D301 |
Application of frequency ratio model for GIS potential mapping of groundwater suitable for drinking
Eun-Hee Koh, Hyun Jung Kim, and Kang-Kun Lee
D302 |
Christos Pouliaris, Alexandra Spyropoulou, Ioannis Sarris, Chrysi Laspidou, and Andreas Kallioras

Water resources management in coastal where the freshwater availability is limited has often led to rising concerns about the capability of local resources to cover the increased water needs. This condition is especially amplified in areas whereextra stress is added to the water sources from overexploitation and/or quality degradation.

The present study is located in the island of Skiathos, which is one of the Greek islands that are most popular to tourists. Throughout the long touristic period the population of the island is steeply increased resulting to an increase in water demand compared to the remaining months.The island is dealing with serious water supply issues since groundwaterquality is deteriorated due to aquifer salinization and Hg contamination, making the tap water not safe for drinking and other household uses for more than a decade.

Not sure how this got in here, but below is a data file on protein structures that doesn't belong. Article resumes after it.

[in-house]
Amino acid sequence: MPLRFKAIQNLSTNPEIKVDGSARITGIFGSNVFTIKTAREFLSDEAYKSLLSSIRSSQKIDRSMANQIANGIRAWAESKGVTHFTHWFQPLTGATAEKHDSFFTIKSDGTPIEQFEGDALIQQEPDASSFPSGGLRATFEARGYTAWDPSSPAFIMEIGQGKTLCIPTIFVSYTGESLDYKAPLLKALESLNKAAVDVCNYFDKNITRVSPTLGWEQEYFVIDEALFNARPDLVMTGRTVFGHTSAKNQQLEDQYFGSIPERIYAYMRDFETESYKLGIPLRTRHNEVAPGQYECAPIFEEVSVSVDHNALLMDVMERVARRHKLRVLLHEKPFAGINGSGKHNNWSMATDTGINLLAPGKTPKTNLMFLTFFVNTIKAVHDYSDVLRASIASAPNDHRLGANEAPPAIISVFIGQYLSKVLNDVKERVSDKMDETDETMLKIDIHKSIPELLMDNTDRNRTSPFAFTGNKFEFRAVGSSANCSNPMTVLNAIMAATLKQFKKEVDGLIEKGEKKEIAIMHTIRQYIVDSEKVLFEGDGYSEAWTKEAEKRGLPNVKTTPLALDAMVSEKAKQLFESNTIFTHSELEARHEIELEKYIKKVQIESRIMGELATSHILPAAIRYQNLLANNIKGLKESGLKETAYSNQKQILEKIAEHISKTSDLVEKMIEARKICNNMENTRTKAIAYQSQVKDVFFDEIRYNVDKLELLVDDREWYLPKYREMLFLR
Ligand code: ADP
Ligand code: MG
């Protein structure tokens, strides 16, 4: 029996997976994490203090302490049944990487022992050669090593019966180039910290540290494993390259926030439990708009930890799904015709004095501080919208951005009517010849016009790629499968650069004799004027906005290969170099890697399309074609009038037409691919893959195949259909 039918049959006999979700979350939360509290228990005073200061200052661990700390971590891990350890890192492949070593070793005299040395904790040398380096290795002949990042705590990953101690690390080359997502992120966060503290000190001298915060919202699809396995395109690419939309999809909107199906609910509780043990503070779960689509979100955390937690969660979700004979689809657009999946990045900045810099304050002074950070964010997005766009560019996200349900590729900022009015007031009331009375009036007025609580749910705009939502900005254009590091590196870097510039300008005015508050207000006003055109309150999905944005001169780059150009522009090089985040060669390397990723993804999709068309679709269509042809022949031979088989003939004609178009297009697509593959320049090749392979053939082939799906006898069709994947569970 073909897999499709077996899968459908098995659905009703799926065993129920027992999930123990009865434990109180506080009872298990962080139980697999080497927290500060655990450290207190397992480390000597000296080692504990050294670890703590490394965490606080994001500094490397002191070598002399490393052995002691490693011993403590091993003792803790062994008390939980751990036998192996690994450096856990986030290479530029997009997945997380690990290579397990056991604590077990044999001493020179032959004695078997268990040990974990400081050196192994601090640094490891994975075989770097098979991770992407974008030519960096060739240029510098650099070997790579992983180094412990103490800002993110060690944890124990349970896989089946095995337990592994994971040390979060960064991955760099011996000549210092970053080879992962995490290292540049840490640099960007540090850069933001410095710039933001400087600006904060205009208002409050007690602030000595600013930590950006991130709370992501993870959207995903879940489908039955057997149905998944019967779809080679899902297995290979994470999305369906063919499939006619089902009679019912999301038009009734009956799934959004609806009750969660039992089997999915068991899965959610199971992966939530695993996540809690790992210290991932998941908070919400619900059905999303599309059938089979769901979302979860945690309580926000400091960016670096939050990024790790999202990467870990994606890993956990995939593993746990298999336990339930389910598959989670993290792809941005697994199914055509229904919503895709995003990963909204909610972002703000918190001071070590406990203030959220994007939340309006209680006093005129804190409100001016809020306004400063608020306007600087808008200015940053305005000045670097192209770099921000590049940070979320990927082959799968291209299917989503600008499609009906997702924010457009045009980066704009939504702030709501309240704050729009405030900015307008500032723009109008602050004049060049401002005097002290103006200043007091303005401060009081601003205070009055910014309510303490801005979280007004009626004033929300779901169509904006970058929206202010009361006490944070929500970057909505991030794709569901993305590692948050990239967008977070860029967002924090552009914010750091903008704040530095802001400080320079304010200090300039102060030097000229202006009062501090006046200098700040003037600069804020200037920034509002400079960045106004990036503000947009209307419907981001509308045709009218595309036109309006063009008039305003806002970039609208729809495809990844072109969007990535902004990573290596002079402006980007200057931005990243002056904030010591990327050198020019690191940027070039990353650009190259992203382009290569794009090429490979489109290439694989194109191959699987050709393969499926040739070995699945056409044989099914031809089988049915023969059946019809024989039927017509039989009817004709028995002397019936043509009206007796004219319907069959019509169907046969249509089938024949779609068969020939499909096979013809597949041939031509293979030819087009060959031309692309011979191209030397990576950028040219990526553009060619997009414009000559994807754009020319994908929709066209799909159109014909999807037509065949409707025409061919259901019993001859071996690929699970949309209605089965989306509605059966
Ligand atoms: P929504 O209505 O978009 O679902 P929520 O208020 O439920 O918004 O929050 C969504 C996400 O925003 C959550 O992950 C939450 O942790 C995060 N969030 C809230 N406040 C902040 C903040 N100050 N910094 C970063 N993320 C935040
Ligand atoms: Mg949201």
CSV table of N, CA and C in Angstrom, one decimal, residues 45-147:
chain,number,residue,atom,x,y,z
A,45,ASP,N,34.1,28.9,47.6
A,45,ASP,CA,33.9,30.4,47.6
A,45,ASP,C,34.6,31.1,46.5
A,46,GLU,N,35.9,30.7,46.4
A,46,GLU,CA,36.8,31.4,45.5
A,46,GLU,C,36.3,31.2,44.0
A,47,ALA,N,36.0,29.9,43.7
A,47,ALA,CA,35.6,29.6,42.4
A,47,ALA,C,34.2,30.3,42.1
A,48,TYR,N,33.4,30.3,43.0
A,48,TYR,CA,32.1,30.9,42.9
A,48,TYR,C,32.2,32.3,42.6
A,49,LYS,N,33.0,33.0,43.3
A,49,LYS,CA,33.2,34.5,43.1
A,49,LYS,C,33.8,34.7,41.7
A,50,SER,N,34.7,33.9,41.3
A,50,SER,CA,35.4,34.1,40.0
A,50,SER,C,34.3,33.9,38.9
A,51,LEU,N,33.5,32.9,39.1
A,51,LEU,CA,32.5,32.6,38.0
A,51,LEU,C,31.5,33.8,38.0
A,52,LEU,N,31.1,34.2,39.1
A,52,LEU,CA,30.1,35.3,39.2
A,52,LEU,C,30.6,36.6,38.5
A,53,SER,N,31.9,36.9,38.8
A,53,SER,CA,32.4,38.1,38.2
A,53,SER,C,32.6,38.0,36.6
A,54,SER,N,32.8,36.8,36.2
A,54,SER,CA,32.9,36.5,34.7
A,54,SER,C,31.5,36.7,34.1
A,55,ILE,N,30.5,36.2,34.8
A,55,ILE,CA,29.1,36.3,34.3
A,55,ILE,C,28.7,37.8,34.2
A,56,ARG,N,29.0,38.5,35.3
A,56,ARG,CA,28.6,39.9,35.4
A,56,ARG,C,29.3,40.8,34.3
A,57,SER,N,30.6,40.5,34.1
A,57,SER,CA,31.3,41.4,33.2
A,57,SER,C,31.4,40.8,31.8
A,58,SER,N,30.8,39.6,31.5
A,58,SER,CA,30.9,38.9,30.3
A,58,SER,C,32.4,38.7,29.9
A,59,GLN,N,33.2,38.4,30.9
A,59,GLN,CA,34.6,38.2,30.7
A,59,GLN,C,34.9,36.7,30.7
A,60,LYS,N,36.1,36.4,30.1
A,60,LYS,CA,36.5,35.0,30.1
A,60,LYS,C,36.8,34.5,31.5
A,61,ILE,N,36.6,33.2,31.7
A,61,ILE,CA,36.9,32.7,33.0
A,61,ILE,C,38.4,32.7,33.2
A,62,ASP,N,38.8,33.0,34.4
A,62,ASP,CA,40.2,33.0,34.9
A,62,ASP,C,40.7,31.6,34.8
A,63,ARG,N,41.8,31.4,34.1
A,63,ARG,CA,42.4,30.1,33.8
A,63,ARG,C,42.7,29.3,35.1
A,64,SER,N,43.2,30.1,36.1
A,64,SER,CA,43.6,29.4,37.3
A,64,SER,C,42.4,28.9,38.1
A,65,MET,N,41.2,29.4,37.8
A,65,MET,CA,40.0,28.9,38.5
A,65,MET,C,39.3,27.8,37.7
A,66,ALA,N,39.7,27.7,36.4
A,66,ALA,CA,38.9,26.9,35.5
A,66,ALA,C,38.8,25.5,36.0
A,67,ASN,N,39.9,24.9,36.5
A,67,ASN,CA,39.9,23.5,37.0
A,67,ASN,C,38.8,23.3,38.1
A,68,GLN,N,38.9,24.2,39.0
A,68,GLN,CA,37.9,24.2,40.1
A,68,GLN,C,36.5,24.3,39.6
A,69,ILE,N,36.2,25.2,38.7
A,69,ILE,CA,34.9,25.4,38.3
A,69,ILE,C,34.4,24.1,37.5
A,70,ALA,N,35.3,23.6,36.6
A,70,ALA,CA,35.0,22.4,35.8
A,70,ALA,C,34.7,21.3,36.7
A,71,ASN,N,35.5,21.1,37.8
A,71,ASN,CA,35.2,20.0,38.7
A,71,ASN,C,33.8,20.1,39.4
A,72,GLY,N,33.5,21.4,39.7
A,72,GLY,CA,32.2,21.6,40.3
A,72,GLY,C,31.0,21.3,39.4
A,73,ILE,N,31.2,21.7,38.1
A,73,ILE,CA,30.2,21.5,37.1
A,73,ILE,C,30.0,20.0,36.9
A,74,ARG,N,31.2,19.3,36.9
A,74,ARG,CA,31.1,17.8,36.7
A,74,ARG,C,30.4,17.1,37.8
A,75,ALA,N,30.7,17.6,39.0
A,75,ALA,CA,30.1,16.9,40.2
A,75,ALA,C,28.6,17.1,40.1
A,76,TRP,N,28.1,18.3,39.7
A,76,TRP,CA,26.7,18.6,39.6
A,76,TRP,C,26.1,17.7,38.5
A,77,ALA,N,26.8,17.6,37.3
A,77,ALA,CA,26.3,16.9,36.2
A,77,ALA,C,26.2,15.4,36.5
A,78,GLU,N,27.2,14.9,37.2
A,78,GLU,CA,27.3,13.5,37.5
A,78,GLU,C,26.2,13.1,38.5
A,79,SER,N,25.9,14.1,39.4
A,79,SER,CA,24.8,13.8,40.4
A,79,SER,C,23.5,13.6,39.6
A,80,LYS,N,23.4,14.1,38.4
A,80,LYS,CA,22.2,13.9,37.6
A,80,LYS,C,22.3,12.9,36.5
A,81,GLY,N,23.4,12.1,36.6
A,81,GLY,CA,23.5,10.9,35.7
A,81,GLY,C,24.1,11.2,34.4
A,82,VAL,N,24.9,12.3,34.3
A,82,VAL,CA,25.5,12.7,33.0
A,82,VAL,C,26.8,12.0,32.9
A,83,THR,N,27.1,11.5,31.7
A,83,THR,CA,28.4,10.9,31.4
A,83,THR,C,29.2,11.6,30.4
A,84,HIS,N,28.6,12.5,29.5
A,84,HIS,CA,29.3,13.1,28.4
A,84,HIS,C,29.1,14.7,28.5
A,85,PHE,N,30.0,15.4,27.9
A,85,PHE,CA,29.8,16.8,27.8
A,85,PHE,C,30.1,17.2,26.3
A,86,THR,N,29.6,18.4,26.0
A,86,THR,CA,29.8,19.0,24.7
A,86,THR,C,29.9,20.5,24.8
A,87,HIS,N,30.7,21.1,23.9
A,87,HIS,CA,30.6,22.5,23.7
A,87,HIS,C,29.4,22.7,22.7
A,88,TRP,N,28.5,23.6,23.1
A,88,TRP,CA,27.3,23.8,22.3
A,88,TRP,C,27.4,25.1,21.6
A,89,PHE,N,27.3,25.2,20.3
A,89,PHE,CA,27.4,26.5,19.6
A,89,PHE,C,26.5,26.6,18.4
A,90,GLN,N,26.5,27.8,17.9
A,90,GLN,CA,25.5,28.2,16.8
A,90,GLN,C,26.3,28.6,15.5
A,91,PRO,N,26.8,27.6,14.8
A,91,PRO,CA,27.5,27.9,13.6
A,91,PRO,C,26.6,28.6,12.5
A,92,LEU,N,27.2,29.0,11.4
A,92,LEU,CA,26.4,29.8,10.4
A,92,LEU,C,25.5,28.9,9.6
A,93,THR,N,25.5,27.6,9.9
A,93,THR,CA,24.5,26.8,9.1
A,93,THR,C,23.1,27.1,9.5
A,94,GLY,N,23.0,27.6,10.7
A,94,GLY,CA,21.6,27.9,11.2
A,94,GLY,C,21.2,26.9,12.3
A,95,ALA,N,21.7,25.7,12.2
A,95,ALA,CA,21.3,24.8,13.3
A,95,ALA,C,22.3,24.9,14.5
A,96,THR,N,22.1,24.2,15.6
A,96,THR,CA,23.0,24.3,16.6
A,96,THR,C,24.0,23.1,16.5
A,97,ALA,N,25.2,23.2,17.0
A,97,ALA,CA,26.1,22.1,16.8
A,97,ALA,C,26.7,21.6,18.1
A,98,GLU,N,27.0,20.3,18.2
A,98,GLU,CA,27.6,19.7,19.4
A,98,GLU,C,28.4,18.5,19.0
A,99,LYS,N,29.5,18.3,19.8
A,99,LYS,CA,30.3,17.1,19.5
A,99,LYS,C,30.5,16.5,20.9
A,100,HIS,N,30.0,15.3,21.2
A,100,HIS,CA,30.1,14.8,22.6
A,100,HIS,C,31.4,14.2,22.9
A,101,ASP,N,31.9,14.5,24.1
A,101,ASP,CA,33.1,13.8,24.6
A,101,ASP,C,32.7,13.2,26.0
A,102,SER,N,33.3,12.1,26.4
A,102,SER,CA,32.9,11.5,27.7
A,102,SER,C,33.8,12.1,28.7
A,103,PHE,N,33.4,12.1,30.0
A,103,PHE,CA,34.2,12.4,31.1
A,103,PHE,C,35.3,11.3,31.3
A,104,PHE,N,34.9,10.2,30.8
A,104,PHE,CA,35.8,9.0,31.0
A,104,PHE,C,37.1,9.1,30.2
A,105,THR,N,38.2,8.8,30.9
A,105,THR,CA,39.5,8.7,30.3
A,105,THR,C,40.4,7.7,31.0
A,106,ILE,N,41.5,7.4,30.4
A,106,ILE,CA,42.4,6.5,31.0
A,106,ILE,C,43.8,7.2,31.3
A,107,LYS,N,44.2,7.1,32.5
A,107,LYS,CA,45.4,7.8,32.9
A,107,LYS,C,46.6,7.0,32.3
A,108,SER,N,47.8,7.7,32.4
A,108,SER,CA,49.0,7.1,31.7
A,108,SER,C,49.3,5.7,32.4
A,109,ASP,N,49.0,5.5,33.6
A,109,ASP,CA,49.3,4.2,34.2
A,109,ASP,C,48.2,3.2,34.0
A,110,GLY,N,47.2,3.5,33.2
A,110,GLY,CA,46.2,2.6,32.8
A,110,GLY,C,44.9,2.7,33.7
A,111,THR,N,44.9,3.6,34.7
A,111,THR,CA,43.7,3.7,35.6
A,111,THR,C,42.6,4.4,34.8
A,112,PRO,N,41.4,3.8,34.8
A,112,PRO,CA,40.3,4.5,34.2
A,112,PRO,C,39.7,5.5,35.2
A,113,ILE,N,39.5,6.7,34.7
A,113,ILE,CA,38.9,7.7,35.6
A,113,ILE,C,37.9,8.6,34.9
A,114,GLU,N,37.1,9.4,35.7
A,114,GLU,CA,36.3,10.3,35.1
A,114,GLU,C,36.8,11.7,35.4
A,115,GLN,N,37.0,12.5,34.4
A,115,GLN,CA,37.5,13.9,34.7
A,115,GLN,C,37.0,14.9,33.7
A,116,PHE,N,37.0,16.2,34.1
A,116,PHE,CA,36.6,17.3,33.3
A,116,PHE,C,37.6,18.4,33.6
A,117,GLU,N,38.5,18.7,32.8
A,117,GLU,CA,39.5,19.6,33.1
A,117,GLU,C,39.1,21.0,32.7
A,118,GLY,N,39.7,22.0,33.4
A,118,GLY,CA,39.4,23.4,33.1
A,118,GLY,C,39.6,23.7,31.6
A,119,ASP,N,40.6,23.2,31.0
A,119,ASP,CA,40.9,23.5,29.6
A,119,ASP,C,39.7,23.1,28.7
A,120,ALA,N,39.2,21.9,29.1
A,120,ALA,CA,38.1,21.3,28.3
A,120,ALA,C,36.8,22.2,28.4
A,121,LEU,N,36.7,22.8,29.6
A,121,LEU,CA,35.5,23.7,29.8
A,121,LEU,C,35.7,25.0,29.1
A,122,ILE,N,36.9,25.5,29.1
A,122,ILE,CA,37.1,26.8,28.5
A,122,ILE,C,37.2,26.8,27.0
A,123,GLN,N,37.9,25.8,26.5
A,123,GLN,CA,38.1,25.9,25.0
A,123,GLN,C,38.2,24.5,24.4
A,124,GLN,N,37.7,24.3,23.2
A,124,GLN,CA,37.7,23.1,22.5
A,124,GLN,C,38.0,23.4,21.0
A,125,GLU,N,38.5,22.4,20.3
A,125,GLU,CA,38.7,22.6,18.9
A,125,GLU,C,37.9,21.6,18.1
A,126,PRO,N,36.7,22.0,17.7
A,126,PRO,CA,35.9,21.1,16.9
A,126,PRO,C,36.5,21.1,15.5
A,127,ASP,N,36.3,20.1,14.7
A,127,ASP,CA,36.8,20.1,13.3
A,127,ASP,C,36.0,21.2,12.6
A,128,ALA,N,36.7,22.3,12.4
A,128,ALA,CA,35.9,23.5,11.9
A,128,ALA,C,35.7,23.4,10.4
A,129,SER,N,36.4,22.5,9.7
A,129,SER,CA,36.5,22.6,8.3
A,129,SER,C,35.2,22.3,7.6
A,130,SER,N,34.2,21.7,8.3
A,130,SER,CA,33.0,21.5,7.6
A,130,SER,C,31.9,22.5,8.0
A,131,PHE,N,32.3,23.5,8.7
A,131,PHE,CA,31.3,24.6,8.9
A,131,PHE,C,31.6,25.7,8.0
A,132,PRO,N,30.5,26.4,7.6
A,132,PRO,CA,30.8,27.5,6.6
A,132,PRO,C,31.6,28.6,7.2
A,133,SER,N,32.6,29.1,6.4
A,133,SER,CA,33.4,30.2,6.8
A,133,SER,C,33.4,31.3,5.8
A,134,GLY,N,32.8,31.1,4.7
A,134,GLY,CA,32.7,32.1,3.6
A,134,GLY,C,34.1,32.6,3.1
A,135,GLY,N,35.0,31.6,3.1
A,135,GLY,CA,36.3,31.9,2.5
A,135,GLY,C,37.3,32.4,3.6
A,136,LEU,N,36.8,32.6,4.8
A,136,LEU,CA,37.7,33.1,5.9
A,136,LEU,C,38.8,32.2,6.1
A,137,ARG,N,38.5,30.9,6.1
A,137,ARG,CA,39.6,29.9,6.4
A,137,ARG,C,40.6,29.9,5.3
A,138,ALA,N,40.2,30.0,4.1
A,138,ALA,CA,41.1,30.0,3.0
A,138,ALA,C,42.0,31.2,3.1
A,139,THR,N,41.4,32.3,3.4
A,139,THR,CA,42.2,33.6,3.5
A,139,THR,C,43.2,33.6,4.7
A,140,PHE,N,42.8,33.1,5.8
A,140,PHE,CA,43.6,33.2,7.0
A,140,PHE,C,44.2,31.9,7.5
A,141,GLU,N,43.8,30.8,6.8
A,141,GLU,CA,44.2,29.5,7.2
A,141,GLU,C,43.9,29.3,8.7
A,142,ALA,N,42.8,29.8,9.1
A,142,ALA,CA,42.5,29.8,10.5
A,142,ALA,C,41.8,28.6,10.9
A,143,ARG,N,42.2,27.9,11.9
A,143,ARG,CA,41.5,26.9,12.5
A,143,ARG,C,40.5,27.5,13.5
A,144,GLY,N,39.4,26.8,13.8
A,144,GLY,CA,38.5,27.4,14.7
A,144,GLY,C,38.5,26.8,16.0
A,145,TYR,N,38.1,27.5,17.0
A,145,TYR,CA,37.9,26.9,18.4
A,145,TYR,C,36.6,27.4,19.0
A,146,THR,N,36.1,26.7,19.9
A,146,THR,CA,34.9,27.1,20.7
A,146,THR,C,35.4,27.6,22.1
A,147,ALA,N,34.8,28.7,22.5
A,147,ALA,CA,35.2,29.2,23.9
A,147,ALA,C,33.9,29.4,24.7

Mercury concentration in water for domestic usage is monitored systematically, with values up to 6 μg/L (maximum permitted European limit for total mercury in the drinking water is 1 μg/L).The local water utility company, in order to cover the increased water demand, intensifies the pumping from the main well resulting to sea intrusion in the aquifer. Mercury is present in the rocks of Skiathos with the form of the mineral cinnabar (HgS) and although it is practically insoluble, the increase of chloride concentration due to aquifer salinization, shifts the reaction equilibrium towards mercury solubilization by complexation with chloride. Thus, mercury is released from the rocks to the groundwater entering later on the water supply network.